Required Reading...for Elected Officials, too?

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Image Hosted by ImageShack.usAs we begin to develop plans for the future preservation of the Woodlawn Row Houses many people have expressed concern about the "perceived declining" of the surrounding neighborhood. (I'm addressing this as I present an 8 part series of Neighborhood Assets.)

This afternoon, while I sat at my desk,
buses pulled away from Buffalo Traditional High School for the last time. Many of my former students continue reading...

Excellent series of interviews about urban planning you shouldn't miss!

1 comment:

Craig Howard said...

The rowhouses you write about are fascinating. And what's even more interesting is that I've never seen them.

I've lived in the City of Buffalo since 1991 but my knowledge of the East Side is nil. Even by the time I'd moved here thirteen years ago, the East Side had deteriorated to the point that I've never had any reason to go over there.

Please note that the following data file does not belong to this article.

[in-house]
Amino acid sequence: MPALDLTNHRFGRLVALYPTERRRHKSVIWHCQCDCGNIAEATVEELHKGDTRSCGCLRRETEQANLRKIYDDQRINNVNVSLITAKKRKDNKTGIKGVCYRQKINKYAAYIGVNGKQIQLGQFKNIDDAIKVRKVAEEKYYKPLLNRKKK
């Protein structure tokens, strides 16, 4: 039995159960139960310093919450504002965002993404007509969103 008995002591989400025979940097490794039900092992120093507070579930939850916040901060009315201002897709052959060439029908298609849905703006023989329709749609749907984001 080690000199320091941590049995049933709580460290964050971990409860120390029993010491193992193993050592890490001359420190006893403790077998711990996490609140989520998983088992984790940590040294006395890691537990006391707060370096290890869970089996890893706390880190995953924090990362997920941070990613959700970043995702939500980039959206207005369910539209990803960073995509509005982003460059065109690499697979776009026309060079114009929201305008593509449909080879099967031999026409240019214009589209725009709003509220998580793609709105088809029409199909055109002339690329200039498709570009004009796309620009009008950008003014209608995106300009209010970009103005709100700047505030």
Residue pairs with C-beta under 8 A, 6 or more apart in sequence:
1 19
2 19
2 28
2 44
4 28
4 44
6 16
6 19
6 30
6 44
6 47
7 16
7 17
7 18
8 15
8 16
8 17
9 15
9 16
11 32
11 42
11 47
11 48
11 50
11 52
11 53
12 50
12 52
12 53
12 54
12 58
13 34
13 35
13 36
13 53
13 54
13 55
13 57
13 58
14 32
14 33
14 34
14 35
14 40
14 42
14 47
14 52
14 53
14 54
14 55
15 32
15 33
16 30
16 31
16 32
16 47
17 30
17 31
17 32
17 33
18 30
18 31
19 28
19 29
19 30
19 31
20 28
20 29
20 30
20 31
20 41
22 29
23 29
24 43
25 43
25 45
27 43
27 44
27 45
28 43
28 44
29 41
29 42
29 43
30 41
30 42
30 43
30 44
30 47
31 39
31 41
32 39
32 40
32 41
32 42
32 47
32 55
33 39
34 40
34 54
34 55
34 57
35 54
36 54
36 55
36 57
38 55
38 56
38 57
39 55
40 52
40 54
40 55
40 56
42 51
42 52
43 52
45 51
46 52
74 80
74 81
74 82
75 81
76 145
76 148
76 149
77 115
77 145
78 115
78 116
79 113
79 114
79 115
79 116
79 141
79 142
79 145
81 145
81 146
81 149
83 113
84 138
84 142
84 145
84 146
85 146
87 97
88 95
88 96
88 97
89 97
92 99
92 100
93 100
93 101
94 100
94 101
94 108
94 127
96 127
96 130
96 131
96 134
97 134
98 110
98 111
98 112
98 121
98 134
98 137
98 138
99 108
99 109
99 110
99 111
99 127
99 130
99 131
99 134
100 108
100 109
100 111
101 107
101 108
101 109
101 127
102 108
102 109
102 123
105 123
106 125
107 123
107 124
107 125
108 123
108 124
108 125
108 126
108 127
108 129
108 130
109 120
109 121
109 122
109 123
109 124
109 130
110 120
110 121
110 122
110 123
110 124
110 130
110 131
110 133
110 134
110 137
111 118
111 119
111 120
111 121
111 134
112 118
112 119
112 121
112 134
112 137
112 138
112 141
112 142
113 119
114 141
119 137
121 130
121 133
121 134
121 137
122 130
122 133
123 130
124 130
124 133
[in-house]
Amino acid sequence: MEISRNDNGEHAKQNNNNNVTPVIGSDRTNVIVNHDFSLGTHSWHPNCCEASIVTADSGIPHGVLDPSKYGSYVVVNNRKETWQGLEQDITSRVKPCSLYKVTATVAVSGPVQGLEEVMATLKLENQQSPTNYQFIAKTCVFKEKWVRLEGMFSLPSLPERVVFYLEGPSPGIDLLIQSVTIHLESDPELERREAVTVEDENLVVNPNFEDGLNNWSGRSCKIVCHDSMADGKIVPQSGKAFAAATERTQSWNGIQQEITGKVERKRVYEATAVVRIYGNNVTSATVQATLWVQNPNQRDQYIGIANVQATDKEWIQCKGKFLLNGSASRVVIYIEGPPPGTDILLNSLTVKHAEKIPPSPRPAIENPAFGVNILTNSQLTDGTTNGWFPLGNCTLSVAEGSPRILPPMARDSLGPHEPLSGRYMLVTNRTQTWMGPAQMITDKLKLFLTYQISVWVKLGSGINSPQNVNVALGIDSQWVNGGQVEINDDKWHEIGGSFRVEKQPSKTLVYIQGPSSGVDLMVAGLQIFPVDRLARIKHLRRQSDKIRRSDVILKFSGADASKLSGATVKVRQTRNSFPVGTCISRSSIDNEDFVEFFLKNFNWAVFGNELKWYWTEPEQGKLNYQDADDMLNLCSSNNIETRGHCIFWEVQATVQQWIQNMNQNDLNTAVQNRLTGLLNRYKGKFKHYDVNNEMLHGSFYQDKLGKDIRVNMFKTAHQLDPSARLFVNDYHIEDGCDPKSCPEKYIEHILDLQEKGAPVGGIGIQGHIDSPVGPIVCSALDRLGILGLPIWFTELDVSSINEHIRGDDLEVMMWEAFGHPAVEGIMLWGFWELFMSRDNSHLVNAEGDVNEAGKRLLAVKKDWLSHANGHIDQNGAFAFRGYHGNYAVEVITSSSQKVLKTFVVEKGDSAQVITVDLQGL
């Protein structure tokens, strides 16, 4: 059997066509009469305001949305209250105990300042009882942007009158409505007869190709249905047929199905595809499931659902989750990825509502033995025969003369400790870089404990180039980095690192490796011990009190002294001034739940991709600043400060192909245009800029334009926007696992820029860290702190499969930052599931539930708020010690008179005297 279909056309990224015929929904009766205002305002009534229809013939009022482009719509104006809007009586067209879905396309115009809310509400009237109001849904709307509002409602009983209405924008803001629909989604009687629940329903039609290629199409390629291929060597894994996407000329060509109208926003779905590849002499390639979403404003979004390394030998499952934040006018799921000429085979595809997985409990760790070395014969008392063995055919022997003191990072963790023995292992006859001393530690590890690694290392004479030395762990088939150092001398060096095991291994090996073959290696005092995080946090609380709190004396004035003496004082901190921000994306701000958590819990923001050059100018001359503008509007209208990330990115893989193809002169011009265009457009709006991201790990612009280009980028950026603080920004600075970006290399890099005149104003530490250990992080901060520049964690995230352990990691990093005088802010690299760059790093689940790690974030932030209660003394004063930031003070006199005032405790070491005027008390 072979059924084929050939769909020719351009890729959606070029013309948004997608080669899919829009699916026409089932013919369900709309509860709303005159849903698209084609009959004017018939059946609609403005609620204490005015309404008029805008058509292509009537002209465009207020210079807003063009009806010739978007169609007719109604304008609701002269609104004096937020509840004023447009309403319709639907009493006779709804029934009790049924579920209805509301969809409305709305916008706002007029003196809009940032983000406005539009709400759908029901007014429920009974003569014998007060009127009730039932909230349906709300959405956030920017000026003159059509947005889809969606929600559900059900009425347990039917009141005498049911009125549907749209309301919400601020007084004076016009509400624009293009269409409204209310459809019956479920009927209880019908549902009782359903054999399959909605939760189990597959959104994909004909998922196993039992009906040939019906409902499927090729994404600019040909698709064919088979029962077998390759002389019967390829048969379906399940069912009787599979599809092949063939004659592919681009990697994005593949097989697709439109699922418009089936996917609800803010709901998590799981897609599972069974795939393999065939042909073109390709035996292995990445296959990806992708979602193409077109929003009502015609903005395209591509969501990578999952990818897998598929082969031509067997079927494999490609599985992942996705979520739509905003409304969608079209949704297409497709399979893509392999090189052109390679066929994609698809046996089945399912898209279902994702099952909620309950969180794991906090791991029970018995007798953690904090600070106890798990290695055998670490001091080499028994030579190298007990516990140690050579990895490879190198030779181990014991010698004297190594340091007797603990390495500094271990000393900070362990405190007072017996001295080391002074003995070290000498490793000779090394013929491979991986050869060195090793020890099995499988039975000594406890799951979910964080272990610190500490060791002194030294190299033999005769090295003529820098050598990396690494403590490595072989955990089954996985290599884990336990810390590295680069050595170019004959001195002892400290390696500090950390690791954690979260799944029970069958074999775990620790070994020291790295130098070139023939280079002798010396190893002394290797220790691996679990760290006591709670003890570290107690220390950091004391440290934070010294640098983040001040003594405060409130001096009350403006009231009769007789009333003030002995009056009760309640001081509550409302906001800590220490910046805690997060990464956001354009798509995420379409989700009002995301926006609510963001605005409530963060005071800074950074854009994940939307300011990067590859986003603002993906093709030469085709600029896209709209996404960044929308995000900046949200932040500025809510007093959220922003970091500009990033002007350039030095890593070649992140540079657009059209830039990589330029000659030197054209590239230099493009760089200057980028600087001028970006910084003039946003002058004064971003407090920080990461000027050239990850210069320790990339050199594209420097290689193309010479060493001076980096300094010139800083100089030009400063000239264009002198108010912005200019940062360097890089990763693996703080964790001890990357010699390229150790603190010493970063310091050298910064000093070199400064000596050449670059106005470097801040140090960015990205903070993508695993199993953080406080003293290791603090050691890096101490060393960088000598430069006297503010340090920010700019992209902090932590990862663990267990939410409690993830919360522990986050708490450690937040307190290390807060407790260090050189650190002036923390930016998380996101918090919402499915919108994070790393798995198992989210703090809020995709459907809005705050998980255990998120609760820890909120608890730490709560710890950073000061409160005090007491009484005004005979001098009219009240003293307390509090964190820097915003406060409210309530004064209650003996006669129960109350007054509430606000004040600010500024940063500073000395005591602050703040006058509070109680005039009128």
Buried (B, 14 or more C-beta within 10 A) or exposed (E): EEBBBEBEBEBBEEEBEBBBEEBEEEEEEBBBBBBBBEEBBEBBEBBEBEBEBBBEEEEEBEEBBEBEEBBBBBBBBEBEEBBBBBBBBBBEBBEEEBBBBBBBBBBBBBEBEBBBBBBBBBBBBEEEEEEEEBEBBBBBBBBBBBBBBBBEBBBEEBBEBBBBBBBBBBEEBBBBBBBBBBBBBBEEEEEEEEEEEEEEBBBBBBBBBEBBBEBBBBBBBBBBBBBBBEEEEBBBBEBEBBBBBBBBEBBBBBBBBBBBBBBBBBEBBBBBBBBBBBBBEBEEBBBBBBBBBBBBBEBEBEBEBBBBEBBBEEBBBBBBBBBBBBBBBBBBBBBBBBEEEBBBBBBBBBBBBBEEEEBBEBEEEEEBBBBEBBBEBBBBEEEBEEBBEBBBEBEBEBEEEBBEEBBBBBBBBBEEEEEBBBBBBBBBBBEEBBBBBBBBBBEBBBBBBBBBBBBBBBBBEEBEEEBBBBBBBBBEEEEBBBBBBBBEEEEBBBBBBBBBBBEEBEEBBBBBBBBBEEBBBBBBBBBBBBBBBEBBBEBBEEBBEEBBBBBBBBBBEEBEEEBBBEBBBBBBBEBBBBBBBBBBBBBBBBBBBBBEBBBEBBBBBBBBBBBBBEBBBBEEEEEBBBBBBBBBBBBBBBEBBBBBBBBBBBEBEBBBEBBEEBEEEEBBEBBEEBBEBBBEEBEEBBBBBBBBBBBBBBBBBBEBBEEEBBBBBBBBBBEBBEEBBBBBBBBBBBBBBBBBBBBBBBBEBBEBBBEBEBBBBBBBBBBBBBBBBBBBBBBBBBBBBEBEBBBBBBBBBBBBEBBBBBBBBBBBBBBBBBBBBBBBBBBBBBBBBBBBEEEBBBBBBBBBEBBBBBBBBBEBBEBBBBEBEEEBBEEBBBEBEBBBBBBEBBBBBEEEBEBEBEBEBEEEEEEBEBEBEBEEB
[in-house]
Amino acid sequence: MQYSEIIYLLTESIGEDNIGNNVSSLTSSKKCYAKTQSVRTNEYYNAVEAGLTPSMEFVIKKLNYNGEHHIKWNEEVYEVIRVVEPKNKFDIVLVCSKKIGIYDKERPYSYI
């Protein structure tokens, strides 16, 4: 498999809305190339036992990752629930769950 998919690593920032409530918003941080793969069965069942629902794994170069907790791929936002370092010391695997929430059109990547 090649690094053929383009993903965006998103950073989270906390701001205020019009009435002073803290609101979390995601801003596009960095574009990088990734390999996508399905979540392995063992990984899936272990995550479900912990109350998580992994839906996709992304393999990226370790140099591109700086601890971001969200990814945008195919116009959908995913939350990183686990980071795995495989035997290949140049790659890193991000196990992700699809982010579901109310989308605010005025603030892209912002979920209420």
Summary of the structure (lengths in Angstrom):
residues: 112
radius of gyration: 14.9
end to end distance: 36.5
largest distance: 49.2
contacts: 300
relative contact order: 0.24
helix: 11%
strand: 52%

There aren't any stores or garages that I must patronize. I don't have any friends there, being new to town. And since the last time I was approached on Genesee St. to buy a hot laptop by a guy knocking on my passenger window, I don't just drive around over "there" for something to do.

It's interesting that Hank Bromley would be the one who's trying to turn you on to Jane Jacobs. Good ol' Jane (my heroine, by the way) can be interepreted and misinterpreted depending on one's agenda. Mr. Bromley would not, I expect, pick up on her insistence that economic activity is the precursor to a neighborhood's eventual success.

Until New York State allows its citizens to try and make a profitable living without asking permission, the East Side (and Buffalo) will just continue to expire -- short blocks, old buildings, and mixes uses aside.